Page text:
Q. I have a two-year-old son who is lactose intolerant. How do goat's milk and soy milk compare nuritionally to ordinary cow's milk? And is he likely to grow out of this?
A. All three milks are similar nutritionally, being good sources of protein for growth, B vitamins for nerves and digestion and bone-building calcium (provided you choose calcium-fortified soy drinks, which most are - read more below).
But both cow's and goat's milk contain about 4 per cent lactose so neither is suitable for your son. But you can purchase low-lactose and lactose-free cow's milks in fresh or long-life forms at the supermarket if he likes their flavour. Look for brand names such as Zymil.
If he doesn't like milk, hard yellow cheeses (cheddar, parmesan) have very little lactose but still have all the other nutrients of milk.
There are two types of soy milks and this is important to know this as their calcium content is quite different:
1. Pressed soy milks - these are made from soy beans and are as close to the natural bean as possible. Usually they are NOT fortified with added calcium.
2. Composite soy milks from soy protein concentrate or isolate - these have added oil, sugars, thickeners, vitamins and minerals including calcium so they closely match the profile of milk. They have the same calcium as cow's milk - around 120mg per 100ml which translates to about 300mg per glass. These are the best choices for your son. However, he may not like their taste nor are they as 'natural' as the pressed milk. It's something to think about.
For a growing toddler, the problem is to get sufficient calcium for his bones and teeth at this age. Milk, cheese and yoghurt are the richest sources of calcium - and their calcium is well absorbed. He needs some 400mg of calcium a day which would normally come from two glasses of milk OR two tubs of yoghurt OR two thick slices of cheese.
He will ingest small quantities of calcium from sardines or salmon with their small edible bones and from certain vegetables (broccoli, spinach) and nuts (almonds, sesame seeds). But kids generally don't eat enough of these foods nor is their calcium well absorbed.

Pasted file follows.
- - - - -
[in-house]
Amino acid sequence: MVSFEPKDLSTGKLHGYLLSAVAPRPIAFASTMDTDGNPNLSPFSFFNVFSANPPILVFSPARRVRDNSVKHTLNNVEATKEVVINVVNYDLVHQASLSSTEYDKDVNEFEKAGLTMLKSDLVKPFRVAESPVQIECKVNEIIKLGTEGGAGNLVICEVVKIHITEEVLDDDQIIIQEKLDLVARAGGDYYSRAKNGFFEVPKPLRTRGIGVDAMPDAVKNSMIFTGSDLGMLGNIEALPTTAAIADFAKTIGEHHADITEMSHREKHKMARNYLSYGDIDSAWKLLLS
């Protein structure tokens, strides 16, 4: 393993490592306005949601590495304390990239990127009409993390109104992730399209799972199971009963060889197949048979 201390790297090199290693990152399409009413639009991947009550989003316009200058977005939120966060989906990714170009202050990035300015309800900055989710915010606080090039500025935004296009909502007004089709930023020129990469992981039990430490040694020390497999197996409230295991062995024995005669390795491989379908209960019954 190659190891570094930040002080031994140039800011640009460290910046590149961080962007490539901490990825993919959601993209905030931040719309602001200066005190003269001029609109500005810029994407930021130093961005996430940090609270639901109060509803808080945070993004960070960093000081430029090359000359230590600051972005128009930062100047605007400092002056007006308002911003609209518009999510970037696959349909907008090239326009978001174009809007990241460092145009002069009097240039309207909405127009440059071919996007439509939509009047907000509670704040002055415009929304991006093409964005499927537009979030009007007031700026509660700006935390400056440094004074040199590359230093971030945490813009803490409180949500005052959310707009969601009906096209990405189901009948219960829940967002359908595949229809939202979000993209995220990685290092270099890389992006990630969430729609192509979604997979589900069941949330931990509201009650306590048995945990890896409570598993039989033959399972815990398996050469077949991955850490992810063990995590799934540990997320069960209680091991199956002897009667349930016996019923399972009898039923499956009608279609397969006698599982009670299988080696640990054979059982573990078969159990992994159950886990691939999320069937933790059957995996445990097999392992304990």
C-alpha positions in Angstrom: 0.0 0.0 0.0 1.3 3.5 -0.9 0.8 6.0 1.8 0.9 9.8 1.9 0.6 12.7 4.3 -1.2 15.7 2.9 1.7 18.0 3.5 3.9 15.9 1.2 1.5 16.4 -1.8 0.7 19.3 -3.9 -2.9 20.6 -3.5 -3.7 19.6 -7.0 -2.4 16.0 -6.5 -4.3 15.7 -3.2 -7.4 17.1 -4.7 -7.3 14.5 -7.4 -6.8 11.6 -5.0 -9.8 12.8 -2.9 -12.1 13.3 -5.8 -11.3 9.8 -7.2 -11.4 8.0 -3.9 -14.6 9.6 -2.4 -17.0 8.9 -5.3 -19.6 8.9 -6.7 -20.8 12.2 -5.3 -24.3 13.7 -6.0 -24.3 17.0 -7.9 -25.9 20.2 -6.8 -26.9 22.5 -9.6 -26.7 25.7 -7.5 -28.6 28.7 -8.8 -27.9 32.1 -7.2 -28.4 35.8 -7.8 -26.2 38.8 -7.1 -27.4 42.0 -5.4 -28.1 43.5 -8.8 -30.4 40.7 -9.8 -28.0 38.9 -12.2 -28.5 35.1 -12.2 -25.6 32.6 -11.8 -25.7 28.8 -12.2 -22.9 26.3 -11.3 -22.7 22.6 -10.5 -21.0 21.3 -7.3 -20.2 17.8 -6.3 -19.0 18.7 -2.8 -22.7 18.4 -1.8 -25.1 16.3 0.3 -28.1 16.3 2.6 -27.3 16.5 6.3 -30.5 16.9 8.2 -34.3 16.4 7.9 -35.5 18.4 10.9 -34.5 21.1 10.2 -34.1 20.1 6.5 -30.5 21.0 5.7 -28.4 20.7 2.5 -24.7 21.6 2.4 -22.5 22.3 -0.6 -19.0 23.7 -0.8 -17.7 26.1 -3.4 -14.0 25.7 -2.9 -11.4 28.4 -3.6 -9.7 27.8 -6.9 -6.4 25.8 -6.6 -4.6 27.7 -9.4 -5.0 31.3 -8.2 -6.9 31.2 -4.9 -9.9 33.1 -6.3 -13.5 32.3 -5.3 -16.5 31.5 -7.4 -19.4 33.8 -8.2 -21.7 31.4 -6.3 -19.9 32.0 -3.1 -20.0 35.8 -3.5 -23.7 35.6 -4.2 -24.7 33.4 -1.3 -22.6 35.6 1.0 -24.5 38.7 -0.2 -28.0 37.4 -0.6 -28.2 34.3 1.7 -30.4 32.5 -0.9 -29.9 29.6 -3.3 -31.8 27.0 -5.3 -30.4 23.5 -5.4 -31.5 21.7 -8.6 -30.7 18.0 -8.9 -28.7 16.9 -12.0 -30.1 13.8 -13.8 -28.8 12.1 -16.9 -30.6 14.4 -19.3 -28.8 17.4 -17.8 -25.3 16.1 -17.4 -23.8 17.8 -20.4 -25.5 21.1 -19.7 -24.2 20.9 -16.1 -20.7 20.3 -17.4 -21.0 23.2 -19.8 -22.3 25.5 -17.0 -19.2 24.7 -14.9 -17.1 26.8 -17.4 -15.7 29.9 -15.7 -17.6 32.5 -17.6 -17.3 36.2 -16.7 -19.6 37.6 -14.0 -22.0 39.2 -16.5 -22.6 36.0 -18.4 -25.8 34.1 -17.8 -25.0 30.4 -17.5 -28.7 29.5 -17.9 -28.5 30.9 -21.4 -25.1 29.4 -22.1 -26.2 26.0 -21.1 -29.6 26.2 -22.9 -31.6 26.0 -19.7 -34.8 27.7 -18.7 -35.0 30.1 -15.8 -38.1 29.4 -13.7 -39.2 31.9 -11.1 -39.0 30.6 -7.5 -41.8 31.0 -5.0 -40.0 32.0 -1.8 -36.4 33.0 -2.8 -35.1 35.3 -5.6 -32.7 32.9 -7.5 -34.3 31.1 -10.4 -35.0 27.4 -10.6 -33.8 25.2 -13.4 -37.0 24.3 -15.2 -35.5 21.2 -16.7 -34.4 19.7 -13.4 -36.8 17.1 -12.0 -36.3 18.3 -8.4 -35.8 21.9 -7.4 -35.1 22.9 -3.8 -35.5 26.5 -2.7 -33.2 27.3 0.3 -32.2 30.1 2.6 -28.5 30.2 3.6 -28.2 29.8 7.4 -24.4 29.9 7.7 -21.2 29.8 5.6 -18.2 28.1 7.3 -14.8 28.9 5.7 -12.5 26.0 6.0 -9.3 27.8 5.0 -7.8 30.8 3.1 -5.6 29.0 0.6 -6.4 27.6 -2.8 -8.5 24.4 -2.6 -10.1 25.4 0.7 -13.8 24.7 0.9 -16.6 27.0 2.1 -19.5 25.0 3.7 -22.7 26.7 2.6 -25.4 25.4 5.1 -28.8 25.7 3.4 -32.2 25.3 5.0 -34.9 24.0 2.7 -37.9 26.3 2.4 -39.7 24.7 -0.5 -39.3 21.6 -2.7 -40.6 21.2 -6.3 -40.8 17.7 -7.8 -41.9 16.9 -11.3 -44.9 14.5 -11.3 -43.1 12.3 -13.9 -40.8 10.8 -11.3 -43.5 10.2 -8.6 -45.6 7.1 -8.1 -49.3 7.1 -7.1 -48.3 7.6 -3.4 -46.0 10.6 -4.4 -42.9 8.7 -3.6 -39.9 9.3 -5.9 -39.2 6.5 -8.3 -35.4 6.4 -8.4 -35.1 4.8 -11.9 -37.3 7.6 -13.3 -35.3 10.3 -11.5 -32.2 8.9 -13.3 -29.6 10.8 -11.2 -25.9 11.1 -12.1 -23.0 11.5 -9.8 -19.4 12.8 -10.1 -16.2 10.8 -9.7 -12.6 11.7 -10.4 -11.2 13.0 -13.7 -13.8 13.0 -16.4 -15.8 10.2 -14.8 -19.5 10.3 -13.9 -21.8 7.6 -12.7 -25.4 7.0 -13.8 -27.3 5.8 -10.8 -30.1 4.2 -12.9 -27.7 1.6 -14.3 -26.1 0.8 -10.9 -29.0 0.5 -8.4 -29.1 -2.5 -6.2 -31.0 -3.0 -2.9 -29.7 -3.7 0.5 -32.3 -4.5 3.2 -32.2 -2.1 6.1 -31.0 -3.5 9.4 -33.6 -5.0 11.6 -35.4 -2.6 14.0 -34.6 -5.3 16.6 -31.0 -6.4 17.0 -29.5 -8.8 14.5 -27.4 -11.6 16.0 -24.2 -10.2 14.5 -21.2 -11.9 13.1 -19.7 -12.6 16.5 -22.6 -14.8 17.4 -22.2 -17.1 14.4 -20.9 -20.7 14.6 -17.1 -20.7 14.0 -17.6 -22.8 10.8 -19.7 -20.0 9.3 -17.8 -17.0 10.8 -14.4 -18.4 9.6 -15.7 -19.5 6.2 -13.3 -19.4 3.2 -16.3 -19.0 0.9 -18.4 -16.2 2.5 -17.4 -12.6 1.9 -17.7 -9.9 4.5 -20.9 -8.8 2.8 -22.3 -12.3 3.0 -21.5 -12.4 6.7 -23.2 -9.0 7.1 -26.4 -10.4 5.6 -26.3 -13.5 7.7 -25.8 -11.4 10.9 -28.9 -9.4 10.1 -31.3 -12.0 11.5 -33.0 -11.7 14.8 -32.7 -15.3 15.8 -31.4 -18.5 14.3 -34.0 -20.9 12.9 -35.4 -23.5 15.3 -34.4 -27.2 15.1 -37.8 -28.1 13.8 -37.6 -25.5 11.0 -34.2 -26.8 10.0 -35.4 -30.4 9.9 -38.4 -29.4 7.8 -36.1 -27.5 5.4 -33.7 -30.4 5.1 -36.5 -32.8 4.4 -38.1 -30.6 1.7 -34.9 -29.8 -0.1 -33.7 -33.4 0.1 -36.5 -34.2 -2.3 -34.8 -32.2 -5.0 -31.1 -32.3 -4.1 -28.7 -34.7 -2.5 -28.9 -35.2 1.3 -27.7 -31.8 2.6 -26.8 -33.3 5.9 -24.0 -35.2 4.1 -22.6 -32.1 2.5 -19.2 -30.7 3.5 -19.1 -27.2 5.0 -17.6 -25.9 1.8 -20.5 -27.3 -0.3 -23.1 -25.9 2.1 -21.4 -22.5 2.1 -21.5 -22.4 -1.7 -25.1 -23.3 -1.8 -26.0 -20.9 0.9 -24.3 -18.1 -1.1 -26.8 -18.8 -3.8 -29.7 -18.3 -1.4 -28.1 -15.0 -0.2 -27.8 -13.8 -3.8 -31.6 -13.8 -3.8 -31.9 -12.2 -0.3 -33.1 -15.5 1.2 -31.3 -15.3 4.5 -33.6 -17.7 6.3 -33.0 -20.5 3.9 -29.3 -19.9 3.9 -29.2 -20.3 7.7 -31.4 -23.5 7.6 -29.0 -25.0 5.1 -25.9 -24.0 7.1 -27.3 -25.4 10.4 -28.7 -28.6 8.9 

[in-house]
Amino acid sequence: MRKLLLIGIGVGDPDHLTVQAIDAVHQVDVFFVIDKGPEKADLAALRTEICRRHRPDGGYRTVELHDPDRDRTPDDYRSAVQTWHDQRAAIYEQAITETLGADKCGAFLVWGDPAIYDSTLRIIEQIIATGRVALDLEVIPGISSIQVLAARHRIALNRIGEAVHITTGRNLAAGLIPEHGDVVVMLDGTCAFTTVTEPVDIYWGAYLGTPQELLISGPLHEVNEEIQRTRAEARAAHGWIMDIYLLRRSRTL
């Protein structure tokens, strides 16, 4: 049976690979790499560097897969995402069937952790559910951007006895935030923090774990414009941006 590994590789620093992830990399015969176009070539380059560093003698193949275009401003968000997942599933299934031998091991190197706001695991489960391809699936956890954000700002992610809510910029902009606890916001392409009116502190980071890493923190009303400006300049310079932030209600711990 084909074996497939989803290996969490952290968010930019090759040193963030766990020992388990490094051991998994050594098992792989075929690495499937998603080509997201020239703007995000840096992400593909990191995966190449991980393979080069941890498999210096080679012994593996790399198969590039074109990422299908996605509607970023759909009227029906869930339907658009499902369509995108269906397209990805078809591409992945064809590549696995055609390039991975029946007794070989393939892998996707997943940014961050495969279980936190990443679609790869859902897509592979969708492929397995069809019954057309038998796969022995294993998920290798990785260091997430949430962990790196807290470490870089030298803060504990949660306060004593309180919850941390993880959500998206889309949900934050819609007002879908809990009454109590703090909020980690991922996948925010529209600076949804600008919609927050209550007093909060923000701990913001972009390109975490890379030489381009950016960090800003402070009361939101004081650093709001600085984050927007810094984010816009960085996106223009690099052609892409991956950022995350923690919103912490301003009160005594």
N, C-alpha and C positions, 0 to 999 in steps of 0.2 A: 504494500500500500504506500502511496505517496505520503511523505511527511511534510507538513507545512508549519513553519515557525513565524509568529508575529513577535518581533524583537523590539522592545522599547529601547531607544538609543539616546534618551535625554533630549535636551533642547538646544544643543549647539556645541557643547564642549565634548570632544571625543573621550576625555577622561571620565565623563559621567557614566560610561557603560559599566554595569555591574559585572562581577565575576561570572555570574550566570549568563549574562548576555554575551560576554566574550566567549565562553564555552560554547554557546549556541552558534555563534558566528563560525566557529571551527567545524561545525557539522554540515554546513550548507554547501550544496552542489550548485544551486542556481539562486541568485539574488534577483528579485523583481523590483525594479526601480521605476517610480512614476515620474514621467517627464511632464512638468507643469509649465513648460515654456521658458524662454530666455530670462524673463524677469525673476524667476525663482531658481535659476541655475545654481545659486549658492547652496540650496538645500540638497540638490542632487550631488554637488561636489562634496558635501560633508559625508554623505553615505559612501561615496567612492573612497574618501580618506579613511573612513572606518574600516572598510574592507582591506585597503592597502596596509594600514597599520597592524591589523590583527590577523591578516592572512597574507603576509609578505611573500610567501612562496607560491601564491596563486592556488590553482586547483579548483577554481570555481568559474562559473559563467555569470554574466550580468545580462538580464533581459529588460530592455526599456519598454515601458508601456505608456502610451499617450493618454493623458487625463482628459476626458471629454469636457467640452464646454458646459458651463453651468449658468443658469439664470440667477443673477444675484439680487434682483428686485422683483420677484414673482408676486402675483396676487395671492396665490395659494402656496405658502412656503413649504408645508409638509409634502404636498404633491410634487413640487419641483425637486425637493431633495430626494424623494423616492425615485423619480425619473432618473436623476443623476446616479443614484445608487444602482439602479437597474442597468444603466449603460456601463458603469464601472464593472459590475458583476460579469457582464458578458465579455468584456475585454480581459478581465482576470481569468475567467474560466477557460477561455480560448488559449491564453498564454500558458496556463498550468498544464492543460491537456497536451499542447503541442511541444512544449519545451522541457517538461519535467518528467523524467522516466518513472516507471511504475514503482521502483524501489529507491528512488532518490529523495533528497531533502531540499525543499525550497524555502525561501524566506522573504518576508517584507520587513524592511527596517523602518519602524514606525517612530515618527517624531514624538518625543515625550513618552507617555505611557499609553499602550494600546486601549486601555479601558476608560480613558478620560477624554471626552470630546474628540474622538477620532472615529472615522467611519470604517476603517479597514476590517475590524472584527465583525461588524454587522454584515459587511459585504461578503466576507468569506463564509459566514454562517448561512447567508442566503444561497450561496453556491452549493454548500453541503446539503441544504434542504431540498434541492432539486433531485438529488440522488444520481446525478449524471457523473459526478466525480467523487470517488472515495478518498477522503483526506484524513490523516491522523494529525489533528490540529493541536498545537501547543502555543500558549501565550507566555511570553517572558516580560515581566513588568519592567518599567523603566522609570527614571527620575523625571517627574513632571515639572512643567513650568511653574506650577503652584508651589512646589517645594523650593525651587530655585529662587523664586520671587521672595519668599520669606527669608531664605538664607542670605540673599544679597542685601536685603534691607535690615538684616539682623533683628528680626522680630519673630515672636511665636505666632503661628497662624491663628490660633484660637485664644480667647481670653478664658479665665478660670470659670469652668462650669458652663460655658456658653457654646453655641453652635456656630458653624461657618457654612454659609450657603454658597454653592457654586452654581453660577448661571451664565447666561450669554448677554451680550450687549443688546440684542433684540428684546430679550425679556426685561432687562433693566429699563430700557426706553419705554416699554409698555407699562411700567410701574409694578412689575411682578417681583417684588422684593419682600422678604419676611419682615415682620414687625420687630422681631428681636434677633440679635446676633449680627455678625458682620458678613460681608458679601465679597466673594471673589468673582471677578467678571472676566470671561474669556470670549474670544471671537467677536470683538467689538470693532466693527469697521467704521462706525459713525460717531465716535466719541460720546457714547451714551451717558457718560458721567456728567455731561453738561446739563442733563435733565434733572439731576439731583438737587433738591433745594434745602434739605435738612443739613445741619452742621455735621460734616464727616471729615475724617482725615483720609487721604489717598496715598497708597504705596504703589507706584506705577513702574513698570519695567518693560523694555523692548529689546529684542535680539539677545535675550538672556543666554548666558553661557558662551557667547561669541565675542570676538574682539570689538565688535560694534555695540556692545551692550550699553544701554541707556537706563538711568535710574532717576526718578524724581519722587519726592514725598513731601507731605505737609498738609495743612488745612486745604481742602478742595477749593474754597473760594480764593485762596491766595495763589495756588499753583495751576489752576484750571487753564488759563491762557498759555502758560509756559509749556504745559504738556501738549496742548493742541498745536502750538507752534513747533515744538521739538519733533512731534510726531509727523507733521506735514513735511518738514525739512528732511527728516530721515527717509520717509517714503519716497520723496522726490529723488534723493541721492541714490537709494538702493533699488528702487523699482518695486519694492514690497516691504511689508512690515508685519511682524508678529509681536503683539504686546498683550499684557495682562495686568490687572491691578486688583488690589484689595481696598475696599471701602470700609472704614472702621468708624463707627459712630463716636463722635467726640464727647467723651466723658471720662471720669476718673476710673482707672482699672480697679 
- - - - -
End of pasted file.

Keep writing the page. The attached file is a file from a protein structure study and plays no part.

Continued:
A calcium supplement can help but it's not something I like to recommend for young ones. I much prefer them to get their nutrition from food where there's little chance of overdose and the nutrients are present in the right form in combination with other complementary things.
This all depends on how he acquired the intolerance in the first place.
If he developed it following a bout of gastroenteritis or food poisoning, his digestive tract will recover after 4 to 6 weeks and he should be able to resume his usual diet including milk and yoghurt.
However as you didn't mention anything about this, I suspect he's had this for a while
Many racial groups are lactose intolerant and don't consume milk after the age of 5 or thereabouts. If your family has Asian, African or Middle Eastern inheritance, then it's quite likely that they won't be able to drink much milk past childhood. You'll find cultured (fermented) dairy products in place of milk - things like yoghurt, soft cultured cheeses, kefir or lassi drinks. The bacteria used to make yoghurt and cheese actually break down the lactose from milk so these products are better digested and tolerated.
Remember that there are degrees of severity with lactose intolerance - over time, he may be able to manage small quantities of regular milk, especially if drunk with a meal. Research shows that many people with the problem can and do drink milk regularly without any pain or symptoms. While they don't gulp down a milkshake or a tall glass of milk on an empty stomach, they can certainly manage milk with their tea or coffee or milk with a bowl of cereal.
Download my handy one-page counter pdf Lactose in dairy foods and dairy alternatives (38 KB) which lists the foods such as milks with the highest concentration.